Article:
So in a boring meta, where do you find games to enjoy as an analyst? For AngelArcher, it’s in one of G2’s main rivals this year: “The excitement is all MAD Lions for me. They’re a rookie team, they’re explosive, and they seem to have some wacky picks. During the game, they have different shifts in what they’re focussing on.” With the LEC Summer Split Playoff stage approaching, the hope is that more teams will allow themselves to experiment more and stretch the boundaries of the meta.


G2 celebrates a victory at the start of this year. Photo by Michal Konkol for Riot Games

But when Europe is boring, thankfully other regions provide plenty of excitement. While preparing for the World Championship, and the teams G2 might face there, is not on the analysts’ mindset yet, other regions do offer learning points. “We look at the LPL and LCK specifically, not the LCS. When I first looked at the LCK, it was very boring to start off with. It has no become a bit more of a fiesta now though, which I like. In the LPL, I think all the teams are kind of interesting, but Top Esports is a team I really like in general” AngelArcher says. For Duffman, another LPL team stands out: “Team WE has some really cool combinations with Galio and Sett. They’re just all over the map. It’s really fun to watch League of Legends like that.”

G2’s analyst team tried to fully analyze the VODs of the other regions, but that proved to be inefficient due to the sheer size of the content. Duffman: “We started looking at international teams to scout how they approach the objectives that are so important in this meta. Whether it’s how they approach the Rift Herald, how they approach drakes, how they use the Baron Nashor buff… anything like that, we present to the team. Just to give them ideas.” Of course, Duffman admits, when watching these teams, he can’t resist to fantasize about playing them at Worlds. “International events, that’s what we’re here for. It’s the goal to play against these big players from around the world. Players who have a completely different life than we do, a different way of approaching everything.”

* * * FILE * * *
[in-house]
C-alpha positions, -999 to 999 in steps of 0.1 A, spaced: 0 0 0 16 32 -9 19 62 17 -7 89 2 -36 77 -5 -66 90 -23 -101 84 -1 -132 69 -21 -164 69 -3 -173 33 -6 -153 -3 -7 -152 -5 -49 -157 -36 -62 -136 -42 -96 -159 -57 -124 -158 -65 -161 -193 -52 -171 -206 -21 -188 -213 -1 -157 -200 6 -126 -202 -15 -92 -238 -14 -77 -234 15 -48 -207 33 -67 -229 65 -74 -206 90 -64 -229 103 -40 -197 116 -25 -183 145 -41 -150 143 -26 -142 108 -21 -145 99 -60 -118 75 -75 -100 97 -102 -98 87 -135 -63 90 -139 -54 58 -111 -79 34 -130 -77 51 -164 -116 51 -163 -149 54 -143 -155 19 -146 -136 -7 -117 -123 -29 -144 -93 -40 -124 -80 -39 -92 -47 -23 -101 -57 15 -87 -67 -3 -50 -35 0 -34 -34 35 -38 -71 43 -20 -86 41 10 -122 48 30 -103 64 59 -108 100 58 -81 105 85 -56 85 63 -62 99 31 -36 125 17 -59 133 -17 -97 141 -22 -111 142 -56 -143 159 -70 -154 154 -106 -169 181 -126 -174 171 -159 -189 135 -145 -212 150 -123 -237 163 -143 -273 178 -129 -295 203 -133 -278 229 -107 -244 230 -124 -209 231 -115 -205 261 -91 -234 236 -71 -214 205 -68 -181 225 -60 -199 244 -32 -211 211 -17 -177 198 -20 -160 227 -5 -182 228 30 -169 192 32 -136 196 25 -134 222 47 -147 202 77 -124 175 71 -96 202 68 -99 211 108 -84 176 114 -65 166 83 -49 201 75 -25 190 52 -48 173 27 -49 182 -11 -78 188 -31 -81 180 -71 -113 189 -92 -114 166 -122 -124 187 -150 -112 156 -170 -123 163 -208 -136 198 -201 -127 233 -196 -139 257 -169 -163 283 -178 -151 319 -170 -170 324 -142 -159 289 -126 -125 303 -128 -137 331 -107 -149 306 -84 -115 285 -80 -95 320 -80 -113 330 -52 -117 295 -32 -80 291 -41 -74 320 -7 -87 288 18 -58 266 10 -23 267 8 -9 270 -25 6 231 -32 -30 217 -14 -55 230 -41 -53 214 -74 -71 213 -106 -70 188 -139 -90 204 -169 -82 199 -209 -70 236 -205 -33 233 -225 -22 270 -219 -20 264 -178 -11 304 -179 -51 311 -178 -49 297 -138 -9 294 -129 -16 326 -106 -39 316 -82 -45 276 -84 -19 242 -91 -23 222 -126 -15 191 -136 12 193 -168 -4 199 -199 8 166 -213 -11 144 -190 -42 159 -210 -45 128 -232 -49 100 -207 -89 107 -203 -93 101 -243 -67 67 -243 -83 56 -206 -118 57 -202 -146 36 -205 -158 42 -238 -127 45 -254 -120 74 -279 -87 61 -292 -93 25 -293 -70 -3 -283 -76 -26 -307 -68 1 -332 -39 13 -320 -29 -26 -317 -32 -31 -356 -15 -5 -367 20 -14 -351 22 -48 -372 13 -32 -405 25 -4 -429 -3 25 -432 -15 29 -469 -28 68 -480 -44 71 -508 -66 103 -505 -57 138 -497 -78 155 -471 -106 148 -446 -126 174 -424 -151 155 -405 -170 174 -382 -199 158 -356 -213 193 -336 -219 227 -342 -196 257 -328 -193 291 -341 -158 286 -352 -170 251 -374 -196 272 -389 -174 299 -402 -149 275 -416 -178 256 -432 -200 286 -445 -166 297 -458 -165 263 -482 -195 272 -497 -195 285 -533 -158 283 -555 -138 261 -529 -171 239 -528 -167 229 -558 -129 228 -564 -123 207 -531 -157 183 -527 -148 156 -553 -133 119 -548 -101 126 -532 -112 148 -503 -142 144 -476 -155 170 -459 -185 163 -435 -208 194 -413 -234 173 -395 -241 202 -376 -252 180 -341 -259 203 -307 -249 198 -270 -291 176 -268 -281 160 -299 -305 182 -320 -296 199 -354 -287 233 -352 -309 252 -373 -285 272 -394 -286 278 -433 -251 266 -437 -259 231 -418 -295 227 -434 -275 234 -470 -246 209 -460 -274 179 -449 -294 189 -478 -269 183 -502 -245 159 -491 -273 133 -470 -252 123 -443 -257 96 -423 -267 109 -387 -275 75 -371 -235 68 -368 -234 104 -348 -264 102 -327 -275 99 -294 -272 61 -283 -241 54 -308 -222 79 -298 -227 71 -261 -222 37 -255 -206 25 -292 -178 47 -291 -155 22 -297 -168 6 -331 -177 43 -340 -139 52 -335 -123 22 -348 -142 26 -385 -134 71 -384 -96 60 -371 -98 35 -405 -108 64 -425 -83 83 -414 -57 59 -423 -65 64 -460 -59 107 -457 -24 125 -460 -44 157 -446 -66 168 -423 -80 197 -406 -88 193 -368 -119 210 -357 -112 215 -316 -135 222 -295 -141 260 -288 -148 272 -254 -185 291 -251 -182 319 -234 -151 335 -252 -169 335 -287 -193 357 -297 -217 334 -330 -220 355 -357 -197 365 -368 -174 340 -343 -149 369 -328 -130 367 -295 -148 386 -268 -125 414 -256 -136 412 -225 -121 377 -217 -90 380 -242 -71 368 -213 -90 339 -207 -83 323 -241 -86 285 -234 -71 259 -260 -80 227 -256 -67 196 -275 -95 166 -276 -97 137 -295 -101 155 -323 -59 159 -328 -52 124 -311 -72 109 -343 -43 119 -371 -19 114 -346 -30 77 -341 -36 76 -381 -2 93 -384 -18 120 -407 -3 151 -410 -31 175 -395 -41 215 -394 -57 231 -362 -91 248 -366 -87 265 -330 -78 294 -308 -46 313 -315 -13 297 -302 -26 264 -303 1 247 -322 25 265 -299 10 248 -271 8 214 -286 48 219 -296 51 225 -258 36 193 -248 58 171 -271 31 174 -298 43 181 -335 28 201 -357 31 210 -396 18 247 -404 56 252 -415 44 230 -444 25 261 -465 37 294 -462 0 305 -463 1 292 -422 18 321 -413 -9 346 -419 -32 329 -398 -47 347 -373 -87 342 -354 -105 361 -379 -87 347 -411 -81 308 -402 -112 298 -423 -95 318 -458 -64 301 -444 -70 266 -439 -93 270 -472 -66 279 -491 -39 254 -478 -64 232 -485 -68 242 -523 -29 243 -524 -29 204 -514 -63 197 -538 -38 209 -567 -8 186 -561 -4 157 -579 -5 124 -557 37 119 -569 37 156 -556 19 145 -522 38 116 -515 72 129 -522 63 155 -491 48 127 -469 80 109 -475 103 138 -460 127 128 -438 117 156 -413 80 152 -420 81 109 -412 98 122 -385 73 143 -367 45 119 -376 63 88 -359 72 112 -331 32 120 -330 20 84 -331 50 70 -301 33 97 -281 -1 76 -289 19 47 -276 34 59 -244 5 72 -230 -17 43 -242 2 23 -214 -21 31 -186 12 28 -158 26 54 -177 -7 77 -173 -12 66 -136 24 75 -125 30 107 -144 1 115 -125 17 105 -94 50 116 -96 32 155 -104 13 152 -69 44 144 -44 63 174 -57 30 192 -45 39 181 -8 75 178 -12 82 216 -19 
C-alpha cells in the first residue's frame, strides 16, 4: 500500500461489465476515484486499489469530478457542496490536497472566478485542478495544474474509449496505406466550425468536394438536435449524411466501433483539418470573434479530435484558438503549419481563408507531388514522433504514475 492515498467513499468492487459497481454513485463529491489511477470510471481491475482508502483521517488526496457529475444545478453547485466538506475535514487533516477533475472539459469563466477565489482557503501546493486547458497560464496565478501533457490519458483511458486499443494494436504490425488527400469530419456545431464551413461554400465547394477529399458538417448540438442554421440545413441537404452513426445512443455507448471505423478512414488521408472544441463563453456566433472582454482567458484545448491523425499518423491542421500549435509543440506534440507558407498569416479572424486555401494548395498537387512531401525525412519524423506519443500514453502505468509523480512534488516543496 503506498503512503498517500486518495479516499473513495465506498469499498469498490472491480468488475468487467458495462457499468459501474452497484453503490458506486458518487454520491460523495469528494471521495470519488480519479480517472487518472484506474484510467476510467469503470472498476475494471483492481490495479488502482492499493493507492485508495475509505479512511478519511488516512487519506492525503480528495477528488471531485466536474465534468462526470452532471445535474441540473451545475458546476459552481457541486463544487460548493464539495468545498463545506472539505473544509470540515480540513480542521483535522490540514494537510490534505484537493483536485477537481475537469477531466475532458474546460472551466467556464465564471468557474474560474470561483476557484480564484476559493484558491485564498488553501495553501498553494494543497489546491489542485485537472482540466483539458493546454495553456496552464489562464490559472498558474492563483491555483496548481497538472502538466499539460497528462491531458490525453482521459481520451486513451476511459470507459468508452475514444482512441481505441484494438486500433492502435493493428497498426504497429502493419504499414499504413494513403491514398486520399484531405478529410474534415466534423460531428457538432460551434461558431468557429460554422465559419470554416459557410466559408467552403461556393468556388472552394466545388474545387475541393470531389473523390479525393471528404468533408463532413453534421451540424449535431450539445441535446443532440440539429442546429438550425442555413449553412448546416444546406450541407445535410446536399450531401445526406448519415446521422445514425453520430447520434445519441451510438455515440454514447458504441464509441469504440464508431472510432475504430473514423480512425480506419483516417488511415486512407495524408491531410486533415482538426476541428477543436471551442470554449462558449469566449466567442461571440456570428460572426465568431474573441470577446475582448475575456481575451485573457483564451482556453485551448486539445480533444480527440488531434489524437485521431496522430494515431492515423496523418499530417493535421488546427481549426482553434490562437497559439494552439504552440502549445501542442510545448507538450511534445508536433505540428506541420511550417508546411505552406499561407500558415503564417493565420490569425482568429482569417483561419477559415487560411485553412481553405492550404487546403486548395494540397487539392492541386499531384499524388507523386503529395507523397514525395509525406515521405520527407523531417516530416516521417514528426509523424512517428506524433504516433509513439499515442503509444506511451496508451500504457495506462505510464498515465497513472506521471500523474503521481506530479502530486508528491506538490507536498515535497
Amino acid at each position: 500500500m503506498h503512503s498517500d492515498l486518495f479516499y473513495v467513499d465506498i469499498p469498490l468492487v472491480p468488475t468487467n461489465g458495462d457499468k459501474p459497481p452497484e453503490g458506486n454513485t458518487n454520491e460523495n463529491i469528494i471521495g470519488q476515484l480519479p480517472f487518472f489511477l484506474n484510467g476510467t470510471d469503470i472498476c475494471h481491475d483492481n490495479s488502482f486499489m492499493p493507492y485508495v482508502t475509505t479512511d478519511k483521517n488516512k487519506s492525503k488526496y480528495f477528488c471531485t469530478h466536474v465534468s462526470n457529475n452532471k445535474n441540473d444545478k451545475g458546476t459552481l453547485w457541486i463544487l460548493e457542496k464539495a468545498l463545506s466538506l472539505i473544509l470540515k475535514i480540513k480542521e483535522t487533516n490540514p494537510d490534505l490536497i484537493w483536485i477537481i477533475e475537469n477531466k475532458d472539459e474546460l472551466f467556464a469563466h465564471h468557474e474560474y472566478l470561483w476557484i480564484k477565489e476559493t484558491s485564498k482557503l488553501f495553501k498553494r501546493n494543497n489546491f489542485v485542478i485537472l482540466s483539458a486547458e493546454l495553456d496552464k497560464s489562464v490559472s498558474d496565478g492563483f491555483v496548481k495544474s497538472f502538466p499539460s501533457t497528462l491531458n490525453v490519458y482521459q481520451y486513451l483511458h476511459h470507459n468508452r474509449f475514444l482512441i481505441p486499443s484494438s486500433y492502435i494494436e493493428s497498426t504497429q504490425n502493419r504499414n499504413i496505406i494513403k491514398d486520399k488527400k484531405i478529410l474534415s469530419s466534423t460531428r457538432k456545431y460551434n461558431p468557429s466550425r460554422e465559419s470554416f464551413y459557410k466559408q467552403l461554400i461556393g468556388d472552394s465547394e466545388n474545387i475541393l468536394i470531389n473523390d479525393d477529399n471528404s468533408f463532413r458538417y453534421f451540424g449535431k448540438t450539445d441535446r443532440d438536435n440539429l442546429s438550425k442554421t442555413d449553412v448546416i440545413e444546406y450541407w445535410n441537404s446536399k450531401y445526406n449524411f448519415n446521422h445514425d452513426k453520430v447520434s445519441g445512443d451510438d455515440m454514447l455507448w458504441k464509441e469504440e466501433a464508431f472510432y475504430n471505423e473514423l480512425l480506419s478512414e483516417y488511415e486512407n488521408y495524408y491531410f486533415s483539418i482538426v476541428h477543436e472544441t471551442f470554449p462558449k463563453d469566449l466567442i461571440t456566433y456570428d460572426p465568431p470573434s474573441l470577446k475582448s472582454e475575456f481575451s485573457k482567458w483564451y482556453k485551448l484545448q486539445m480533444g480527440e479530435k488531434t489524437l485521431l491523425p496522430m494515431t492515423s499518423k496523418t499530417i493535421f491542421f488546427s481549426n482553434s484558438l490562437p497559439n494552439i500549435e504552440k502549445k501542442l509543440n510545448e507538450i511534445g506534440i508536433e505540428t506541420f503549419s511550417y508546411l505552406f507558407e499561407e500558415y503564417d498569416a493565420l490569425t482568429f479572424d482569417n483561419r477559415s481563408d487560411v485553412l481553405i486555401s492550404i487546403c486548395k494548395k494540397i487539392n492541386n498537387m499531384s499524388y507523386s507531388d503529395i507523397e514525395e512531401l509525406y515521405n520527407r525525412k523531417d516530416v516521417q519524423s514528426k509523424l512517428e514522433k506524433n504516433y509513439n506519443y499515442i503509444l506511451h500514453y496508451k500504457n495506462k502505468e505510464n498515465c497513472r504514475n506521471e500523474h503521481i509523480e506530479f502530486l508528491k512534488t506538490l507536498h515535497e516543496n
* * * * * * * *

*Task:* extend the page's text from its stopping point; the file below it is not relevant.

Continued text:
It’s all a team game

In League of Legends esports, team synergy is of the utmost importance if you want to consistently win. And this transcends the virtual map on which the game is played. The realization that even being an analyst is a team game has made the job not just easier, but far more enjoyable for both Duffman and AngelArcher. “Duffman and I communicate a lot more than the people who I have worked with before. Being remote, you are very isolated and you rely on a lot of communication,” AngelArcher says, drawing from her experience as a remote analyst at other teams. “In the past I would literally just be left on an island, doing my work with minimal communication with anyone. I would just throw my report into the abyss, hoping that they’d received it. I got no real feedback, no nothing.”

Duffman relates: “On teams like Copenhagen Wolves, I would just throw the report to the Head Coach and hope that he’d look at it.” Back in the day, when teams were smaller and each staff member on the team had to take on more responsibilities, there simply wasn’t enough time for everyone to communicate constantly. “When I was working with YoungBuck, for example, I knew he would look at it. But it wasn’t easy for him to communicate about everything that happened. He also had to take care of cooking, preparing stuff for the players… there just wasn’t enough time.”

Knowing how tough it is to feel connected to a team when working as a remote analyst, Duffman knew how he wanted to set up his team of analysts. “At the start of this year, when we brought AngelArcher and Noodlez on, communicating was an important part for me that I wanted to get better at. I wanted to make sure that they felt part of the team.”

So far, Duffman has succeeded. AngelArcher: “Now, I can watch scrims and know what’s going on in the gaming house. But during the Spring Split, I had university exams. I couldn’t watch the team on a day-to-day basis. It was really important to me that Duffman was able to talk to me about how the scrims went, what did work and what didn’t. And he did update me. That level of communication was a new thing for me, here at G2. It has definitely made it a lot easier for me to do my job. And in general, that makes it a lot more fun too.”